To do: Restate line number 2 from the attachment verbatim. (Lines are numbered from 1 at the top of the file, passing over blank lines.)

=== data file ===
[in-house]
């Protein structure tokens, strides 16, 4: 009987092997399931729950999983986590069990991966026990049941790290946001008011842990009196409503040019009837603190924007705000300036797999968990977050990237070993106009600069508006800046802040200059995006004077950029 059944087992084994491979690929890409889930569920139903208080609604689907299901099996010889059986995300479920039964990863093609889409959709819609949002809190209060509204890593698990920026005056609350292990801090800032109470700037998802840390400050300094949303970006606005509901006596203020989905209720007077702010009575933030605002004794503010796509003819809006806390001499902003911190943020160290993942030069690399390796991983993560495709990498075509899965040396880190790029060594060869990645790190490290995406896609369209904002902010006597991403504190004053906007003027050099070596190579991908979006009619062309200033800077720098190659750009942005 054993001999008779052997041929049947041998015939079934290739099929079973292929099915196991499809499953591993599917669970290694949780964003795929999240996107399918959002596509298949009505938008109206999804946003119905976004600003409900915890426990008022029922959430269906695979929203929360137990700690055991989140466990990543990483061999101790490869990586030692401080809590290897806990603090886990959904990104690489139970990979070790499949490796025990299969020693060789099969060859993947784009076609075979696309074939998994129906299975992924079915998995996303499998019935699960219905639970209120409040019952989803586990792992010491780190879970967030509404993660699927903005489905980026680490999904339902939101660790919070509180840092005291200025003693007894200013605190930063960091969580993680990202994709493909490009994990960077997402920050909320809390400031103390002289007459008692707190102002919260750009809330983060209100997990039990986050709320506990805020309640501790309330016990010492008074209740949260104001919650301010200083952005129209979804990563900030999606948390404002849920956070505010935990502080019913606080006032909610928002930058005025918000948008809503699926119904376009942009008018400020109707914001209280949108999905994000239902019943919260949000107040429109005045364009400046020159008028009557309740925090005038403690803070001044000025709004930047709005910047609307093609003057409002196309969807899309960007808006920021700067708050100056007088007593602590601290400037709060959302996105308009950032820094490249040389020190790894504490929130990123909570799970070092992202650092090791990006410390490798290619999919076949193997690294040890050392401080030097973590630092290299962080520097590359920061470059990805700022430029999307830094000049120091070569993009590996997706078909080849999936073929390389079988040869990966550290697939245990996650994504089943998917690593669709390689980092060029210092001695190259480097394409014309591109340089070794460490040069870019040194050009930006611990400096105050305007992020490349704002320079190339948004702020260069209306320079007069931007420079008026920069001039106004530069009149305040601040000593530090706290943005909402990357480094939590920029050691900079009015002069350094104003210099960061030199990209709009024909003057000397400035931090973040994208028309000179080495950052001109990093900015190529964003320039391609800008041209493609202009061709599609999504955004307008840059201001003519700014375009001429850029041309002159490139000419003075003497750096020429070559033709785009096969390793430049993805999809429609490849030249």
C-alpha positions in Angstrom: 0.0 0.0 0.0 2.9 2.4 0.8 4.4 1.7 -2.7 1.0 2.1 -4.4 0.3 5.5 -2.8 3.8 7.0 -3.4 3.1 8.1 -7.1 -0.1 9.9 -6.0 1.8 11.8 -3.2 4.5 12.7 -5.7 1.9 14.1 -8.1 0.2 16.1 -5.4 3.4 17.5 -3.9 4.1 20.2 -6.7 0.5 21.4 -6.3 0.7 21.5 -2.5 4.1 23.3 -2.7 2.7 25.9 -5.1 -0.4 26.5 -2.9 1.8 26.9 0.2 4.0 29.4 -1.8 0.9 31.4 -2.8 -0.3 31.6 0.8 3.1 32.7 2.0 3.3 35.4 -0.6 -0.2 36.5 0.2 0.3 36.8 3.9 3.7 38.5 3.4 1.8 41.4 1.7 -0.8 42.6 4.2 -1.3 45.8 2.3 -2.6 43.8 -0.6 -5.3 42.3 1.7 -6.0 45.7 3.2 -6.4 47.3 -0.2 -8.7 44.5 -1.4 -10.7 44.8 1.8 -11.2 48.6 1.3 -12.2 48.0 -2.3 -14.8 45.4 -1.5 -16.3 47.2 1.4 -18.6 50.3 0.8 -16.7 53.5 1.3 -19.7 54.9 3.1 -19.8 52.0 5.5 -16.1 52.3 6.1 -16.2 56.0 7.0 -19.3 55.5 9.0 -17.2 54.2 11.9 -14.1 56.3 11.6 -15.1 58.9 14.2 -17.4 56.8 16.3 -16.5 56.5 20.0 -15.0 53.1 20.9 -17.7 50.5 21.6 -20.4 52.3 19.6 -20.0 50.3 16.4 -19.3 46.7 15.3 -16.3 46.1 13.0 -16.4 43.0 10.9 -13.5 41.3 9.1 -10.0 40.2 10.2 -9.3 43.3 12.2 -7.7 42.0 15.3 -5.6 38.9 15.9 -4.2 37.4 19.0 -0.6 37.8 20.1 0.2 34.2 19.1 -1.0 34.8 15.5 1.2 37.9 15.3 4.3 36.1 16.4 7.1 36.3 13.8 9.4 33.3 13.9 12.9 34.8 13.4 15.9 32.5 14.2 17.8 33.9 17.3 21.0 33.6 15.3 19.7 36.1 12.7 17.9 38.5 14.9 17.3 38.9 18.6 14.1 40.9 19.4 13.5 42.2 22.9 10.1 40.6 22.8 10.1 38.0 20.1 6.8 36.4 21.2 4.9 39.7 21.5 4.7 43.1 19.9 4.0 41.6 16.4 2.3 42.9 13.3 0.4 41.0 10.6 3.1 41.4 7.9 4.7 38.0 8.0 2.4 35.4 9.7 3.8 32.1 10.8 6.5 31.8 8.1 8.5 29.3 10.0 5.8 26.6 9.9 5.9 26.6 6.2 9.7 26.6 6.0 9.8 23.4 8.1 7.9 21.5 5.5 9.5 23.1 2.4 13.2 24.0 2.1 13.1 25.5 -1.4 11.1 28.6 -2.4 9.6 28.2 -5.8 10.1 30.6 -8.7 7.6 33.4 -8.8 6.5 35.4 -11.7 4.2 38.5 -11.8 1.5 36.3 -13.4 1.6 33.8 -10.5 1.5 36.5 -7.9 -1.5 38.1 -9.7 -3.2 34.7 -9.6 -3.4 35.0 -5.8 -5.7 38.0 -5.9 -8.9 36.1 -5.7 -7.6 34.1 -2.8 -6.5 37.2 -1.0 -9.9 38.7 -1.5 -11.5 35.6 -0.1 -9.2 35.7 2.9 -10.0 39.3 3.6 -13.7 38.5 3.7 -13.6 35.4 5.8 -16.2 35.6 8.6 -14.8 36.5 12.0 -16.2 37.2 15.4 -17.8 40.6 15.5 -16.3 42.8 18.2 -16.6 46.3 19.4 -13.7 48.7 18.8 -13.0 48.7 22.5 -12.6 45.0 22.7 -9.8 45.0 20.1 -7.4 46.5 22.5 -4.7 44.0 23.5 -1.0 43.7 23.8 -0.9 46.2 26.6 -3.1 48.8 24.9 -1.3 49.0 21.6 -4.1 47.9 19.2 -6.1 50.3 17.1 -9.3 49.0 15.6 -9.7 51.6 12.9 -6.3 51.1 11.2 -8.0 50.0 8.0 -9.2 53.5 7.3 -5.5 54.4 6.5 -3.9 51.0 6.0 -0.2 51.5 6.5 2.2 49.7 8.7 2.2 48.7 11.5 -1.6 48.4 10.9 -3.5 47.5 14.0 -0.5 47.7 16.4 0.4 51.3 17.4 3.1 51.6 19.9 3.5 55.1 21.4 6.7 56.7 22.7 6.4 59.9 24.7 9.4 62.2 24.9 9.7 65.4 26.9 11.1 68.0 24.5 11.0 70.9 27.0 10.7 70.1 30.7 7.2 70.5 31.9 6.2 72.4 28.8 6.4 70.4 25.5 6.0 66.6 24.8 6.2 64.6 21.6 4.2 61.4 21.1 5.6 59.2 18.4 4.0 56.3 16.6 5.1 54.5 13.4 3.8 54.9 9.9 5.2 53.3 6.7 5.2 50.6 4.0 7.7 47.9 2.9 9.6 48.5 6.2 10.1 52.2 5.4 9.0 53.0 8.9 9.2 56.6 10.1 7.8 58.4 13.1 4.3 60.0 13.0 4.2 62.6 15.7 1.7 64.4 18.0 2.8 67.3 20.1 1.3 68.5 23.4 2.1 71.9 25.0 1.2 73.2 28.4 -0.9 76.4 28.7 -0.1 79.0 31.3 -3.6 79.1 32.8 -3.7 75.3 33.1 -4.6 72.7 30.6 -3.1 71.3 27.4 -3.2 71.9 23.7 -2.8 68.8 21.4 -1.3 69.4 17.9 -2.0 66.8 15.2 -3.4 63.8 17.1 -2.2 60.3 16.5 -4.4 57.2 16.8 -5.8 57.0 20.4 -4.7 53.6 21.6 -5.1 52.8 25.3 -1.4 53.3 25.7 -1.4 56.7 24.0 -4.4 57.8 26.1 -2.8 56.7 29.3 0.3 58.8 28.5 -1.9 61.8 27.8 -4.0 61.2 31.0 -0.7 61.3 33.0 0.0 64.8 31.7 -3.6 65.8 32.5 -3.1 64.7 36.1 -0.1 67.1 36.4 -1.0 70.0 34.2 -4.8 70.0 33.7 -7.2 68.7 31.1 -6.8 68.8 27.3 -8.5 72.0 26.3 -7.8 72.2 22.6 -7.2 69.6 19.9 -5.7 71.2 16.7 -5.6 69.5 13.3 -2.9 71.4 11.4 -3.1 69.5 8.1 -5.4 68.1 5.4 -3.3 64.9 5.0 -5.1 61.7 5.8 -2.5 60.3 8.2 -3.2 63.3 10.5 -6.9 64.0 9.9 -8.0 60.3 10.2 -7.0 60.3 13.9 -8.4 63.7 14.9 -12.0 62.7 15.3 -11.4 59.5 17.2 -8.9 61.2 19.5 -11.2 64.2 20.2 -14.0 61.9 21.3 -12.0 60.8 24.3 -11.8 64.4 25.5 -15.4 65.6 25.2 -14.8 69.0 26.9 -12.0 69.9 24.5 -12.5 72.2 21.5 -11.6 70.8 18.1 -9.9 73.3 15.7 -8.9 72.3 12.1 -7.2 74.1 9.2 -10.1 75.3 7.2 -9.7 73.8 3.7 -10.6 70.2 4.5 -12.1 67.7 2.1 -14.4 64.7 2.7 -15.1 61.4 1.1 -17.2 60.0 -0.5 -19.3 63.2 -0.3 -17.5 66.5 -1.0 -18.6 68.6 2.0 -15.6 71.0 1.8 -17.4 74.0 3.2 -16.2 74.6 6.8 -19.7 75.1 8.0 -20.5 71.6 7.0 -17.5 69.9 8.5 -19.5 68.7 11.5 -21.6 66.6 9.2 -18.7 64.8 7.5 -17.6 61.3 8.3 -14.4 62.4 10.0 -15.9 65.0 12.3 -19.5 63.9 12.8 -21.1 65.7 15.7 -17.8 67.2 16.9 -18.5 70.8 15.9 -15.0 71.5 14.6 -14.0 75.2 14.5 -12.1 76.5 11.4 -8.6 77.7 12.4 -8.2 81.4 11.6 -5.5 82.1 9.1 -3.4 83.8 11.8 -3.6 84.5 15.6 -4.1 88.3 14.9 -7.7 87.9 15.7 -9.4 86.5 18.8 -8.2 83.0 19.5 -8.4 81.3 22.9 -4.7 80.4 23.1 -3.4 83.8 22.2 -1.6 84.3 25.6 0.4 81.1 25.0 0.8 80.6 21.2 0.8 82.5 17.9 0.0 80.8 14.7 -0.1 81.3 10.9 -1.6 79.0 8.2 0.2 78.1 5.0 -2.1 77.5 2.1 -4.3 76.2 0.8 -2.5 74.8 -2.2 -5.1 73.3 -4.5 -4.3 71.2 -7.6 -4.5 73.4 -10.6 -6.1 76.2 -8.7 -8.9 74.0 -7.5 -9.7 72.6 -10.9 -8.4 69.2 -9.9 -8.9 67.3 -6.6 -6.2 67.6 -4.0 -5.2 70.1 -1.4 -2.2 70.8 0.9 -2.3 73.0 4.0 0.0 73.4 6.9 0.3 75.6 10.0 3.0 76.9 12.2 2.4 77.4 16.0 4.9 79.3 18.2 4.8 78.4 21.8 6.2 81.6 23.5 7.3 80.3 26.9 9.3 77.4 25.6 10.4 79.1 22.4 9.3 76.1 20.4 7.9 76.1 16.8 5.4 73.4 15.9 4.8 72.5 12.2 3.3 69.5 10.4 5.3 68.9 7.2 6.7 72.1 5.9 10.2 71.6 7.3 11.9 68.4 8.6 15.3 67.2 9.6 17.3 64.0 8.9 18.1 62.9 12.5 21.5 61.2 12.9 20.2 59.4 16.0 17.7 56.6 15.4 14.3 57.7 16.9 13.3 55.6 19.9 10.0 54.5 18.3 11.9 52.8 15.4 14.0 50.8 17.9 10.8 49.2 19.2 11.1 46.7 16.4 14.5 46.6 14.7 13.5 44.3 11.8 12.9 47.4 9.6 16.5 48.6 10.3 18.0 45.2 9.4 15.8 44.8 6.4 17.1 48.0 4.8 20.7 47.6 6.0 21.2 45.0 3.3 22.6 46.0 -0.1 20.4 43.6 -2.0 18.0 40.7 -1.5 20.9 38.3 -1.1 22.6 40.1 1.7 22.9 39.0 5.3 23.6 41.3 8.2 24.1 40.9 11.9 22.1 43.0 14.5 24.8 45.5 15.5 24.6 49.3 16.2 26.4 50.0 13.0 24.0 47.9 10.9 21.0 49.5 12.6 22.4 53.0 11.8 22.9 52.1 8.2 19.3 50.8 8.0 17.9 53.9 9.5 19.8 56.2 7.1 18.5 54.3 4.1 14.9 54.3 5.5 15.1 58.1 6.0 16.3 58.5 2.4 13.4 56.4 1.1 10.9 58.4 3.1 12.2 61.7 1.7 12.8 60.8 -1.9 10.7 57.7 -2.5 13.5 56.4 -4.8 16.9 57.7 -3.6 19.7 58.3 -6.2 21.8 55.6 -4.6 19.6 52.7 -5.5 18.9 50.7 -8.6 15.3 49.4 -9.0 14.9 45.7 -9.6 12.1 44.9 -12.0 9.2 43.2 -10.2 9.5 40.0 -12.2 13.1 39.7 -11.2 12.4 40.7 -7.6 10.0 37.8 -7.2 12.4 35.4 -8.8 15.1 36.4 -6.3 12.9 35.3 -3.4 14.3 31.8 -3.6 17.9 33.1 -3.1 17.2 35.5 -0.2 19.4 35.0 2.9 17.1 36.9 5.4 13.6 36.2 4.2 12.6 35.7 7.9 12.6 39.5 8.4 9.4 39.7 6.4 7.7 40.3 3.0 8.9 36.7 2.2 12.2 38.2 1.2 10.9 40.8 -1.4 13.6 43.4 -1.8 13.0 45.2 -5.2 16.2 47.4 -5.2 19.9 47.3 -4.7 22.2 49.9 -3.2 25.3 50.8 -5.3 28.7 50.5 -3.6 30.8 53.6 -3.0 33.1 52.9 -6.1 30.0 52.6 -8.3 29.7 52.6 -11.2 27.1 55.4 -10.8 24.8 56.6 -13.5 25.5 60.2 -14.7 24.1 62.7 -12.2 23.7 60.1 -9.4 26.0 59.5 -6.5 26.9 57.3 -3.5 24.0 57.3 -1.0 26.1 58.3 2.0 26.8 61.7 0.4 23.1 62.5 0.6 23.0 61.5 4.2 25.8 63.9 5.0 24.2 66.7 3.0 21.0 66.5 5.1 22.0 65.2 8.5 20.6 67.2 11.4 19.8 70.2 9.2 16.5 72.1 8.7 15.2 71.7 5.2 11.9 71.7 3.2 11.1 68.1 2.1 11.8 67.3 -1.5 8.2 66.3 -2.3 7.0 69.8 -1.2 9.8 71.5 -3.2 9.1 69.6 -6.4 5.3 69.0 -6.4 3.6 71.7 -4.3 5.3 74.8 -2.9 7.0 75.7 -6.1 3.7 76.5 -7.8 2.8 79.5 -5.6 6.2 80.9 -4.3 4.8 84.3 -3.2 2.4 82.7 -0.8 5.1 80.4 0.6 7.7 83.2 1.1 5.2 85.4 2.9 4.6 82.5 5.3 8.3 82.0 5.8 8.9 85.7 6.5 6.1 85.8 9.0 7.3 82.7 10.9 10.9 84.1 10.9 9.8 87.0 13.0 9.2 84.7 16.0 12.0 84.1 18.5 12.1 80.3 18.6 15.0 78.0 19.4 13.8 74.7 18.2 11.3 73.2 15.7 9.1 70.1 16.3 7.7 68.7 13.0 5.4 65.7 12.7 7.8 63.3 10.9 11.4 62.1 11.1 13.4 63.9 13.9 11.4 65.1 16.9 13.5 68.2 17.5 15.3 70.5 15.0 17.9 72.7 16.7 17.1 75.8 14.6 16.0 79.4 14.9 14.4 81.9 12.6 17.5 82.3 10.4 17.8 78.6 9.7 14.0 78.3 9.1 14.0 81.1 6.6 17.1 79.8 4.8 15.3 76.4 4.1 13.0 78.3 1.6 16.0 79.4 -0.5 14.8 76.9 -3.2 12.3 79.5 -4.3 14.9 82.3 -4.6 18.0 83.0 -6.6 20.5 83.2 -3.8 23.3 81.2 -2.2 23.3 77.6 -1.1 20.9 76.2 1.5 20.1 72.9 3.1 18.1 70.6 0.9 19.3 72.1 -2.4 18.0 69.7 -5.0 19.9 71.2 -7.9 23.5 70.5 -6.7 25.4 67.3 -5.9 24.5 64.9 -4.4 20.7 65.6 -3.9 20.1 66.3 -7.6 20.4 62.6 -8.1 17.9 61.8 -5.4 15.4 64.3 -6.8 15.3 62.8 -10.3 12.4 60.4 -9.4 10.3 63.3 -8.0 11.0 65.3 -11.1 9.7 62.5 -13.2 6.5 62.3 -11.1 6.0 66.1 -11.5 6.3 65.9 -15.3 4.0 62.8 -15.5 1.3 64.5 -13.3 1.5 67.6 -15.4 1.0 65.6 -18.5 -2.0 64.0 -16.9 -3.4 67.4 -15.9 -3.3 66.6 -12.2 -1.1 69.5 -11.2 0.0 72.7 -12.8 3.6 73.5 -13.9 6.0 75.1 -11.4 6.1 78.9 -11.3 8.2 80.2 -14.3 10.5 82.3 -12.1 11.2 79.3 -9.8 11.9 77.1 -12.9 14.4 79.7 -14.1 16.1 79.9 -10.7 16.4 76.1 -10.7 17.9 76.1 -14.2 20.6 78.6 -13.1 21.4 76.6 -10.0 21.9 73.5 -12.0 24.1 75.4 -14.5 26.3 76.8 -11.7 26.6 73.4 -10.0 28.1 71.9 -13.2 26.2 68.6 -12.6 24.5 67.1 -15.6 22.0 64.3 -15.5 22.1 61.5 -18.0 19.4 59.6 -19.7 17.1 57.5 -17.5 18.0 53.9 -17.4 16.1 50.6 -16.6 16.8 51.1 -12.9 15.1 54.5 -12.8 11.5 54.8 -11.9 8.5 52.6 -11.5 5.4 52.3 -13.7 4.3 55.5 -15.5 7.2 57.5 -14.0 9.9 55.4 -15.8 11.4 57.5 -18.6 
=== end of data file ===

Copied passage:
């Protein structure tokens, strides 16, 4: 009987092997399931729950999983986590069990991966026990049941790290946001008011842990009196409503040019009837603190924007705000300036797999968990977050990237070993106009600069508006800046802040200059995006004077950029 059944087992084994491979690929890409889930569920139903208080609604689907299901099996010889059986995300479920039964990863093609889409959709819609949002809190209060509204890593698990920026005056609350292990801090800032109470700037998802840390400050300094949303970006606005509901006596203020989905209720007077702010009575933030605002004794503010796509003819809006806390001499902003911190943020160290993942030069690399390796991983993560495709990498075509899965040396880190790029060594060869990645790190490290995406896609369209904002902010006597991403504190004053906007003027050099070596190579991908979006009619062309200033800077720098190659750009942005 054993001999008779052997041929049947041998015939079934290739099929079973292929099915196991499809499953591993599917669970290694949780964003795929999240996107399918959002596509298949009505938008109206999804946003119905976004600003409900915890426990008022029922959430269906695979929203929360137990700690055991989140466990990543990483061999101790490869990586030692401080809590290897806990603090886990959904990104690489139970990979070790499949490796025990299969020693060789099969060859993947784009076609075979696309074939998994129906299975992924079915998995996303499998019935699960219905639970209120409040019952989803586990792992010491780190879970967030509404993660699927903005489905980026680490999904339902939101660790919070509180840092005291200025003693007894200013605190930063960091969580993680990202994709493909490009994990960077997402920050909320809390400031103390002289007459008692707190102002919260750009809330983060209100997990039990986050709320506990805020309640501790309330016990010492008074209740949260104001919650301010200083952005129209979804990563900030999606948390404002849920956070505010935990502080019913606080006032909610928002930058005025918000948008809503699926119904376009942009008018400020109707914001209280949108999905994000239902019943919260949000107040429109005045364009400046020159008028009557309740925090005038403690803070001044000025709004930047709005910047609307093609003057409002196309969807899309960007808006920021700067708050100056007088007593602590601290400037709060959302996105308009950032820094490249040389020190790894504490929130990123909570799970070092992202650092090791990006410390490798290619999919076949193997690294040890050392401080030097973590630092290299962080520097590359920061470059990805700022430029999307830094000049120091070569993009590996997706078909080849999936073929390389079988040869990966550290697939245990996650994504089943998917690593669709390689980092060029210092001695190259480097394409014309591109340089070794460490040069870019040194050009930006611990400096105050305007992020490349704002320079190339948004702020260069209306320079007069931007420079008026920069001039106004530069009149305040601040000593530090706290943005909402990357480094939590920029050691900079009015002069350094104003210099960061030199990209709009024909003057000397400035931090973040994208028309000179080495950052001109990093900015190529964003320039391609800008041209493609202009061709599609999504955004307008840059201001003519700014375009001429850029041309002159490139000419003075003497750096020429070559033709785009096969390793430049993805999809429609490849030249």